Today’s OOTW features Alice’s OOTD, posted on the 29th of July.
This is AHZ40004wr, a galaxy residing in the constellation Taurus around 3 billion light years away. It’s a wonderful spiral galaxy, and following its spiral arms is a large dust lane, a place full of young stars and stars that are only just being formed.
Zooite Swengineer gave us a wider view of AHZ40004wr and the surrounding galaxies by working with the FITS images and revealed the mess of galaxies above. The main spiral galaxy in the background is 2MASS J03324999-2734330, an X-ray source according to SIMBAD, and it is also around 3 billion light years away.
And to highlight a request from Alice’s OOTD, Alice would very much like to know if anyone could write any FITS and image editing tutorials on the galaxy zoo forum.
This galaxy is featured in LizPeter’s OOTD for 24th of July 2010.
This is Messier 63, though I much prefer its other name, the sunflower galaxy. It’s a wonderful dusty spiral galaxy lying 22.9 million light years away from Earth in the constellation Canes Venatici. It’s one of 7 galaxies bound gravitationally together in the M51 group, and according to Wikipedia, it is one of the first objects to be seen to have spiral arms. This was pointed out in 1845 by William Parsons in a time when these objects were thought to be ‘spiral nebulae’ in our own galaxy, and not galaxies themselves. SIMBAD also claims that there is a cluster of stars lying in the foreground of the galaxy.
Today’s OOTW features an OOTD written by Alice on the 15th of July.
117 million light years away there lies a Markarian galaxy and a very interesting companion. As Alice says in her OOTD, these Markarians are galaxies that emit strongly in ultraviolet and visible light, and are often a host to AGN.
During the observation run at Kitt Peak the Galaxy Zoo team had some spare telescope time going after observing a list of Voorwerpjes, so Bill Keel asked Zooites on the forum to provide objects to get a spectrum for:
The bright blue blobby companion just above the Markarian galaxy MRK 490 centred in the picture above was one such object that was observed. The companion is brimming with new stars as shown by the huge emission line (amongst others) of OIII at around 5000 angstroms in the spectrum below, the object is very close to the galaxy below it going by their redshift, so it is suspected to be interacting with it!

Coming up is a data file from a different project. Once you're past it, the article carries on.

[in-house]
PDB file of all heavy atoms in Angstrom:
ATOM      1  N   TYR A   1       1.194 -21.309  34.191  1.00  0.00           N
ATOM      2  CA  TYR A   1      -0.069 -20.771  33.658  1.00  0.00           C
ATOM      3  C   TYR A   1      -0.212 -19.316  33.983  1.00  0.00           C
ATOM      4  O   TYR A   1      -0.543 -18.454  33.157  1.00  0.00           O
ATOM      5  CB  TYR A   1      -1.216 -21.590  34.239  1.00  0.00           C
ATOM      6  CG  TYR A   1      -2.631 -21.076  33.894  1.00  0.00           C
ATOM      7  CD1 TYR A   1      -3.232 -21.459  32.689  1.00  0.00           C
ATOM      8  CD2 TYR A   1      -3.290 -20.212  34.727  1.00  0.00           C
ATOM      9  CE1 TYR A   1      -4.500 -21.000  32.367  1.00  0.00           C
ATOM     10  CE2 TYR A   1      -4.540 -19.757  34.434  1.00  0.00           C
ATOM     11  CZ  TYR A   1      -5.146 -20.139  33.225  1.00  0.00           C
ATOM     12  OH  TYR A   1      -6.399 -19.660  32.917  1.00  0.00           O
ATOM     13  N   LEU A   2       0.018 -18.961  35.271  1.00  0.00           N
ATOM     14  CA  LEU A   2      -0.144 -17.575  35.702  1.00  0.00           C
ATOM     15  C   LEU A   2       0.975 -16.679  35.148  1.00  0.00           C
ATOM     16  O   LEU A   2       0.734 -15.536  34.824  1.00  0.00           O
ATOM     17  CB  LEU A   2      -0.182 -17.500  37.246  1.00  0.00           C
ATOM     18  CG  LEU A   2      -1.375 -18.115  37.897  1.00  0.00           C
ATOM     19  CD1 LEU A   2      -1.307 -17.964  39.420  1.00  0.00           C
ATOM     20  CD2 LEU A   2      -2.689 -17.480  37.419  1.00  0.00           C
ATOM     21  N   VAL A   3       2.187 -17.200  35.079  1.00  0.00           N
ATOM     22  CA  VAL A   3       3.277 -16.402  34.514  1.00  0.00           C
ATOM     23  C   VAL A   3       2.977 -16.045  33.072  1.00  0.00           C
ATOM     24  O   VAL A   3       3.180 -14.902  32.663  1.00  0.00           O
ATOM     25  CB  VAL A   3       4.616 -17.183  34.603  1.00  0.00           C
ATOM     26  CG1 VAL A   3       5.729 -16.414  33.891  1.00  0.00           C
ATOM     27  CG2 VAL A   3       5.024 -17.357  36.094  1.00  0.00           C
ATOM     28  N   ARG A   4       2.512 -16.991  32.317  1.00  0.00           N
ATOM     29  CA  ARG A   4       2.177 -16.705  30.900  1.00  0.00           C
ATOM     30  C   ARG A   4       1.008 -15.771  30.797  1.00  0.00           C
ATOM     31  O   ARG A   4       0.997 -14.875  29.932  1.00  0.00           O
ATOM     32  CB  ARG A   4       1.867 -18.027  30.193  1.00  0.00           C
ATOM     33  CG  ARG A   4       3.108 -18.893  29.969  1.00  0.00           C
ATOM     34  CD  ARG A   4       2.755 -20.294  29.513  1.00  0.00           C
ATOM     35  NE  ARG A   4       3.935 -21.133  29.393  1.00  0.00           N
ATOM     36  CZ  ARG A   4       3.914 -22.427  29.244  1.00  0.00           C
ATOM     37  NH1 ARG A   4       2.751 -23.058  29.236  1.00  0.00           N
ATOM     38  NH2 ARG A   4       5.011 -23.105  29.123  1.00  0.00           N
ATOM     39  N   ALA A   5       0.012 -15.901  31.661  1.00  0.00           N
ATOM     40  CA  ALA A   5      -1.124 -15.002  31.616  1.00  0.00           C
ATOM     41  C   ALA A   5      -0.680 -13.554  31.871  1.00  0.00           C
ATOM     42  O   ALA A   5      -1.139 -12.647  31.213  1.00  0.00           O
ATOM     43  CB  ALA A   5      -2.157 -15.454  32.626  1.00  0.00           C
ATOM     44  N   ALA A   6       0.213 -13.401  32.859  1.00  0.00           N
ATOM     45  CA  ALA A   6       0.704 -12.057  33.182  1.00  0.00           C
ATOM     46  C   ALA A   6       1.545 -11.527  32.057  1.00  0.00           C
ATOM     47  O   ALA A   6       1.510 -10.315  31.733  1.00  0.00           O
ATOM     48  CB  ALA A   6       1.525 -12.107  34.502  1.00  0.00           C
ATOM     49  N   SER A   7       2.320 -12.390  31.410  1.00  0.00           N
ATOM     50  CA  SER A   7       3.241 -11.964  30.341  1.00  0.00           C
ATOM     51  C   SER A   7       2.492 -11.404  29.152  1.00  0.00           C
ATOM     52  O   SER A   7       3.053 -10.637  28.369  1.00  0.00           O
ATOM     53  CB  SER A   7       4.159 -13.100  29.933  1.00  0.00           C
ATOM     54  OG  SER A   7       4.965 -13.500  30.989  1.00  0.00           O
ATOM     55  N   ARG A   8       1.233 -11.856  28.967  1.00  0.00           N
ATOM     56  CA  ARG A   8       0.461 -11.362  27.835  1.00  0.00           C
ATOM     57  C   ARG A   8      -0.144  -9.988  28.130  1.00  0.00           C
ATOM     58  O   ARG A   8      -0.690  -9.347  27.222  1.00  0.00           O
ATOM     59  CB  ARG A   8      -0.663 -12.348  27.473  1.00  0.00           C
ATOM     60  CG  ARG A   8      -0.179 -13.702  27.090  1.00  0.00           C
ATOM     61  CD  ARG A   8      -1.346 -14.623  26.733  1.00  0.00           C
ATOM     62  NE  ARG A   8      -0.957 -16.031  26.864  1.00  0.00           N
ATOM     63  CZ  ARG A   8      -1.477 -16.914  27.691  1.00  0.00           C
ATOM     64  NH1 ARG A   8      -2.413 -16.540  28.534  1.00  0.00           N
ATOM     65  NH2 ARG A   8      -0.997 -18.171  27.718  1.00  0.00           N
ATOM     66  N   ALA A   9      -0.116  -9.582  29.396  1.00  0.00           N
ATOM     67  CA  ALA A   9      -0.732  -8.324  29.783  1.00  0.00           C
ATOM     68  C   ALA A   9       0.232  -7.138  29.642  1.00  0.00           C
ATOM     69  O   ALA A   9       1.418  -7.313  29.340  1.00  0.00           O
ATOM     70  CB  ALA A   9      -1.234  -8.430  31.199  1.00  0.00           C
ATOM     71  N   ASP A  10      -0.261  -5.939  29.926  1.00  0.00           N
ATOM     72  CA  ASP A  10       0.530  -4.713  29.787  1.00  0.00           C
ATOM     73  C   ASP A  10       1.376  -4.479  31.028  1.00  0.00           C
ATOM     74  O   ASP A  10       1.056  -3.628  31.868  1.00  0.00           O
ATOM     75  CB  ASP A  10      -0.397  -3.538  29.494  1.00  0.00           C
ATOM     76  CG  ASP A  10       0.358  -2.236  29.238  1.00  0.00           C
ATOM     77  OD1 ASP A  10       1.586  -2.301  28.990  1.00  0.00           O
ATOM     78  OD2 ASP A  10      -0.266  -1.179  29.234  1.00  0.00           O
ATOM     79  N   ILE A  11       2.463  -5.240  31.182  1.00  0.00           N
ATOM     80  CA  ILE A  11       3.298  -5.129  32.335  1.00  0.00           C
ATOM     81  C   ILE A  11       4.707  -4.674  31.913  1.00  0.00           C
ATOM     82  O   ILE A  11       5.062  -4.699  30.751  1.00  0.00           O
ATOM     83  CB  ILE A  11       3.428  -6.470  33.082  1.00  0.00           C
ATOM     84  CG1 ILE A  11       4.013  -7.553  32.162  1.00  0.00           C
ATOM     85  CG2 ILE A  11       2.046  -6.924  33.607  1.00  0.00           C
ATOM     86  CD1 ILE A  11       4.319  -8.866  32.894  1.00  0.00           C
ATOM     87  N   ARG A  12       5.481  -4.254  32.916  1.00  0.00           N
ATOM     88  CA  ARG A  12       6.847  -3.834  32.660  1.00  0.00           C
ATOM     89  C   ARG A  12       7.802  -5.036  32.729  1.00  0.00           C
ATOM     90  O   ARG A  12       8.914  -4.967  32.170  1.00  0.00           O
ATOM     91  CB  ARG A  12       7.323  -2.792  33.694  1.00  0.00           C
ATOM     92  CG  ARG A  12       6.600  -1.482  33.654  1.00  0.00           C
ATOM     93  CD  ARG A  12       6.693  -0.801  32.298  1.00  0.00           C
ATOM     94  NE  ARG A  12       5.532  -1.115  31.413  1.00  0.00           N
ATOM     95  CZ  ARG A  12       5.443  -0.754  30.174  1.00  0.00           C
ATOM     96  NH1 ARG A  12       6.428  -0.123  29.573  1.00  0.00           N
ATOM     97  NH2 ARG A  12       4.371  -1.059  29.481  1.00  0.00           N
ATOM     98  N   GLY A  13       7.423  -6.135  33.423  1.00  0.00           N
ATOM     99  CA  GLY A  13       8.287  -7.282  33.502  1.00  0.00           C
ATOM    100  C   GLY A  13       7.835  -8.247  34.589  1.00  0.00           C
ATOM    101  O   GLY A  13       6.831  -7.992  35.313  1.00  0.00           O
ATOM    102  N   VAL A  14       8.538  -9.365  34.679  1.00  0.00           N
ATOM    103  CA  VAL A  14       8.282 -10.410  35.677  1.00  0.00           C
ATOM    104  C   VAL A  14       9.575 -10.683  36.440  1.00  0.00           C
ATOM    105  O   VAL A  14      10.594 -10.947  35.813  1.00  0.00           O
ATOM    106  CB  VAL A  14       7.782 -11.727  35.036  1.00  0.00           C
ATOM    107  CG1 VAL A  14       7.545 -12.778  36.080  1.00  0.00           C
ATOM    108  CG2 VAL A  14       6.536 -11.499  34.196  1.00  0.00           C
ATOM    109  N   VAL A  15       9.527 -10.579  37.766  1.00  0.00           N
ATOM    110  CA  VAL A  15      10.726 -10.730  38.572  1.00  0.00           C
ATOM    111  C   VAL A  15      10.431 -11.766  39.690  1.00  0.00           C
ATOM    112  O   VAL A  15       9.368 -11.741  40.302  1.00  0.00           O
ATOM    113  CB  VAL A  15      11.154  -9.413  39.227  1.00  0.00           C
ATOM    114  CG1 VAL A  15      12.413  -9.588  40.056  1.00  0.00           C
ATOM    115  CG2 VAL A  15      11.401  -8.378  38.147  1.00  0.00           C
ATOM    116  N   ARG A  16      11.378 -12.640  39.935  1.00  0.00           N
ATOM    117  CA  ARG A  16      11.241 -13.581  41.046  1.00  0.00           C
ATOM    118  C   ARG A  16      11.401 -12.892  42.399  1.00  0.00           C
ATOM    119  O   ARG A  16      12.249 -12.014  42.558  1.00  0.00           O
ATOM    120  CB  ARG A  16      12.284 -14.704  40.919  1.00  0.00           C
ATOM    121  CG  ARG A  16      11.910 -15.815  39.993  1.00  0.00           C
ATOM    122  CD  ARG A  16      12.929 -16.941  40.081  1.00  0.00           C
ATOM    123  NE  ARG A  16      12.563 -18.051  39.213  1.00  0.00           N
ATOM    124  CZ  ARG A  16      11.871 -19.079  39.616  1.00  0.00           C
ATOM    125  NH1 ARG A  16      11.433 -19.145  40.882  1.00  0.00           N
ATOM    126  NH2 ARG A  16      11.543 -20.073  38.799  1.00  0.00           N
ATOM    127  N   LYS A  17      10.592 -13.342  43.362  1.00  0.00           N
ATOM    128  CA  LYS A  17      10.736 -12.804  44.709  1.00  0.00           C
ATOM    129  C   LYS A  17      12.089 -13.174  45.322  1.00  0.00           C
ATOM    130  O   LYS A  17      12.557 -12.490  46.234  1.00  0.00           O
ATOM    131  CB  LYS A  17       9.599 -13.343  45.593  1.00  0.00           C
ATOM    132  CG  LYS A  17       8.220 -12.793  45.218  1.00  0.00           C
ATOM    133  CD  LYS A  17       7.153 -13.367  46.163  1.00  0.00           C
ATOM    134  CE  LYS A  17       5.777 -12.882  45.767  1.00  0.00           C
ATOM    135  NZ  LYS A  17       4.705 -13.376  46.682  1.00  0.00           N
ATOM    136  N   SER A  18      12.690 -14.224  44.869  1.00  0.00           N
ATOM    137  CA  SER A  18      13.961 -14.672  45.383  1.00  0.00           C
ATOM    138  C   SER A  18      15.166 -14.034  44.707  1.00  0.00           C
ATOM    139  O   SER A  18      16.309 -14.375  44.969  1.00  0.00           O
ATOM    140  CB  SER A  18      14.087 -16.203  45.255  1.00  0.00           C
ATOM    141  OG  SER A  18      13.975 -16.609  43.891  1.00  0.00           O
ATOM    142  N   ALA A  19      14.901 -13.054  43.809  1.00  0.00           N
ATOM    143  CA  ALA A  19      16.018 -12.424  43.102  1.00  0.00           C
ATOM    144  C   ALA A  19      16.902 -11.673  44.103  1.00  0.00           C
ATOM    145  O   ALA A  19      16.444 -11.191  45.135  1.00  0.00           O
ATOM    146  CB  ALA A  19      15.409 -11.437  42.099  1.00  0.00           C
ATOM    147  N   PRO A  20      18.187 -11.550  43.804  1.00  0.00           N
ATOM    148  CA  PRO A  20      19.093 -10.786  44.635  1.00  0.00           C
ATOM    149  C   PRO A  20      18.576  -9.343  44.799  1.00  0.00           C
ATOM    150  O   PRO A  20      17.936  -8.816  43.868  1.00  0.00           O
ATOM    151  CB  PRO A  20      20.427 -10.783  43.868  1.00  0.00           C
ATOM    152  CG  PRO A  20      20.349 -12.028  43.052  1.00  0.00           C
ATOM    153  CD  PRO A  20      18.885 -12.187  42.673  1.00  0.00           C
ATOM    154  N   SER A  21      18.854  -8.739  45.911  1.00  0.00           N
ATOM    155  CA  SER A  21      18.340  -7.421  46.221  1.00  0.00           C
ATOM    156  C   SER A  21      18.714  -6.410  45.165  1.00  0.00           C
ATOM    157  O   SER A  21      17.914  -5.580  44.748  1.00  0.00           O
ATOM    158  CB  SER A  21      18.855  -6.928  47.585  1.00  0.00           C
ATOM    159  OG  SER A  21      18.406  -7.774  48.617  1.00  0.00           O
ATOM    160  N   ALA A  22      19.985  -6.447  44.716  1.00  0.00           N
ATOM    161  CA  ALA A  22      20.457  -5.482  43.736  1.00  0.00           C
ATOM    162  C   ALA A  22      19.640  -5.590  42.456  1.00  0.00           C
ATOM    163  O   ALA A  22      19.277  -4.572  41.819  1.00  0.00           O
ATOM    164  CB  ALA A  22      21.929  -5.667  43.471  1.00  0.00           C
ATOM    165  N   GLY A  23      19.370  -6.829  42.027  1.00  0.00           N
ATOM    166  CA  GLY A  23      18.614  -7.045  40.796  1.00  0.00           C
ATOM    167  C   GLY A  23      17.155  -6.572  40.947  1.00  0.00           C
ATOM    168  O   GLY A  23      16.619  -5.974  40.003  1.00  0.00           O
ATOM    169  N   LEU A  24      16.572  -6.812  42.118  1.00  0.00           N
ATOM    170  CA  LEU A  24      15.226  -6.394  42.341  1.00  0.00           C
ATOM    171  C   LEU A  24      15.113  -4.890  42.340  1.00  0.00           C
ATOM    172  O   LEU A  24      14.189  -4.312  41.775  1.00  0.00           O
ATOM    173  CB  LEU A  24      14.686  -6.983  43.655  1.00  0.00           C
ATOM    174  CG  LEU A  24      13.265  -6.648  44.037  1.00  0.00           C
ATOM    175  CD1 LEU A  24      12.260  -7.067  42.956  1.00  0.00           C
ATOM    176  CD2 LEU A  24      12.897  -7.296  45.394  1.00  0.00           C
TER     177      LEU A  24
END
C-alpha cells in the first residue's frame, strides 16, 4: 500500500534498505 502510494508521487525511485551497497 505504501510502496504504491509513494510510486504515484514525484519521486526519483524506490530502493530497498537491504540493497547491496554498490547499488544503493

This week’s OOTW features this object (below) from Tsering’s OotD posted on the 26th of June.
As Tsering showed, this seemingly uninteresting blob on the SDSS turns into this in Hubble Zoo:
This is AHZ30000yv, a wonderful collisional ring galaxy! I love seeing the huge differences between the SDSS and Hubble images, the reason why Hubble can see more is because it’s out of the way of the Earth’s atmosphere, so even though Hubble is actually smaller than the the Sloan telescope (Hubble’s mirror is 2.4 meters and the Sloan telescope’s mirror is 2.5) it can see further, taking us visually back to when the universe was around half its current age and making me very happy indeed!
This ring galaxy has a Z (redshift) of 1.432, so we’re seeing it as it was 9.15 billion years ago, just under 5 billion years after the big bang! So how did this galaxy end up as a collisional ring? The ring formed after another smaller galaxy punched through the centre of the galaxy, creating masses of hot young blue stars in the process through all the gravitational disruption.
And I have to quote this lovely post by Budgieye from the comments on Tsering’s OotD 😀 :
It is fun looking at the difference.
There must be lots of UV light coming from it, otherwise nothing would be visible at all on SDSS. At that distance, the ordinary blue light from the stars would be redshifted off the limits of the SDSS detector for far red light.
A nice addition to
Colours of Galaxies in SDSS : Redshift chart
80 Cet, a star posted by Zooite and moderator Infinity on Sunday 20th June 2010 for Father’s Day, is in fact locked gravitationally to another star, both orbiting around each other on their common centre of mass. Interestingly, around one in three stars in our galaxy are found in binary or multiple star systems.
I couldn’t glean much information on the stars but with the help of SIMBAD and Peter Clark (@lightbulb500) from the Young Astronomers website, we both agreed that it’s likely to be a Red Giant paired with a White Dwarf star -please point out if we have the classification wrong!
Sources: Wikipedia and Binary Stars Blitzed.